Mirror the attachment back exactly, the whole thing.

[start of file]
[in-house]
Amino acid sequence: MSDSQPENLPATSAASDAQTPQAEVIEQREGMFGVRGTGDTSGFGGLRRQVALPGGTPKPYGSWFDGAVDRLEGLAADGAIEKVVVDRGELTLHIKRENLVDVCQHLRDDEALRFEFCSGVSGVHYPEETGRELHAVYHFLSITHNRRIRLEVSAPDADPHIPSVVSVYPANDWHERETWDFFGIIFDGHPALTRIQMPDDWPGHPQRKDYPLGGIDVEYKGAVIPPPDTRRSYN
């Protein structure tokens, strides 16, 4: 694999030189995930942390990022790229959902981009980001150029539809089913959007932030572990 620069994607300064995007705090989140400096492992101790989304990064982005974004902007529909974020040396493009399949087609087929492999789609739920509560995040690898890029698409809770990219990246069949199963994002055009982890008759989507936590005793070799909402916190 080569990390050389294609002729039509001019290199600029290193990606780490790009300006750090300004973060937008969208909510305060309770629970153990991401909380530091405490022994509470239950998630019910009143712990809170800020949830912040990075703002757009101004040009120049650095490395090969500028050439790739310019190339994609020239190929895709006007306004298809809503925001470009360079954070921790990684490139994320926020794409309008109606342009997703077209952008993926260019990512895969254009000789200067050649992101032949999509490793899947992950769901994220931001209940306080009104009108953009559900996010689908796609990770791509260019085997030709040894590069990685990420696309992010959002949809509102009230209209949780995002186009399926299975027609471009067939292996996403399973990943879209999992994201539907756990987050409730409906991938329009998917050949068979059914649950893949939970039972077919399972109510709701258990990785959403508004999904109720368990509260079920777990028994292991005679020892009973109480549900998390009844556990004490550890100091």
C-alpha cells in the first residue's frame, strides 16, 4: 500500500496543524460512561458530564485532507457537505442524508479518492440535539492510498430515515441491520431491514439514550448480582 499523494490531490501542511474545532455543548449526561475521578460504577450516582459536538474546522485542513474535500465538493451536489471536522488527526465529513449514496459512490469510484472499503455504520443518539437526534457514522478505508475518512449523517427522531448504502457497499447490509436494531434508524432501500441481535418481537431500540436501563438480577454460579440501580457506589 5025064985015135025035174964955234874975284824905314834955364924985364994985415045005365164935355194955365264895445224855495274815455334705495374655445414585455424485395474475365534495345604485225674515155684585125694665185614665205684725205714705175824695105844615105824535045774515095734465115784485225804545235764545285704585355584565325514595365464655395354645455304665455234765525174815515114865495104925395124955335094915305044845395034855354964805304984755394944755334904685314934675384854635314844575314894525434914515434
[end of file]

[in-house]
Amino acid sequence: MSDSQPENLPATSAASDAQTPQAEVIEQREGMFGVRGTGDTSGFGGLRRQVALPGGTPKPYGSWFDGAVDRLEGLAADGAIEKVVVDRGELTLHIKRENLVDVCQHLRDDEALRFEFCSGVSGVHYPEETGRELHAVYHFLSITHNRRIRLEVSAPDADPHIPSVVSVYPANDWHERETWDFFGIIFDGHPALTRIQMPDDWPGHPQRKDYPLGGIDVEYKGAVIPPPDTRRSYN
């Protein structure tokens, strides 16, 4: 694999030189995930942390990022790229959902981009980001150029539809089913959007932030572990 620069994607300064995007705090989140400096492992101790989304990064982005974004902007529909974020040396493009399949087609087929492999789609739920509560995040690898890029698409809770990219990246069949199963994002055009982890008759989507936590005793070799909402916190 080569990390050389294609002729039509001019290199600029290193990606780490790009300006750090300004973060937008969208909510305060309770629970153990991401909380530091405490022994509470239950998630019910009143712990809170800020949830912040990075703002757009101004040009120049650095490395090969500028050439790739310019190339994609020239190929895709006007306004298809809503925001470009360079954070921790990684490139994320926020794409309008109606342009997703077209952008993926260019990512895969254009000789200067050649992101032949999509490793899947992950769901994220931001209940306080009104009108953009559900996010689908796609990770791509260019085997030709040894590069990685990420696309992010959002949809509102009230209209949780995002186009399926299975027609471009067939292996996403399973990943879209999992994201539907756990987050409730409906991938329009998917050949068979059914649950893949939970039972077919399972109510709701258990990785959403508004999904109720368990509260079920777990028994292991005679020892009973109480549900998390009844556990004490550890100091």
C-alpha cells in the first residue's frame, strides 16, 4: 500500500496543524460512561458530564485532507457537505442524508479518492440535539492510498430515515441491520431491514439514550448480582 499523494490531490501542511474545532455543548449526561475521578460504577450516582459536538474546522485542513474535500465538493451536489471536522488527526465529513449514496459512490469510484472499503455504520443518539437526534457514522478505508475518512449523517427522531448504502457497499447490509436494531434508524432501500441481535418481537431500540436501563438480577454460579440501580457506589 5025064985015135025035174964955234874975284824905314834955364924985364994985415045005365164935355194955365264895445224855495274815455334705495374655445414585455424485395474475365534495345604485225674515155684585125694665185614665205684725205714705175824695105844615105824535045774515095734465115784485225804545235764545285704585355584565325514595365464655395354645455304665455234765525174815515114865495104925395124955335094915305044845395034855354964805304984755394944755334904685314934675384854635314844575314894525434914515434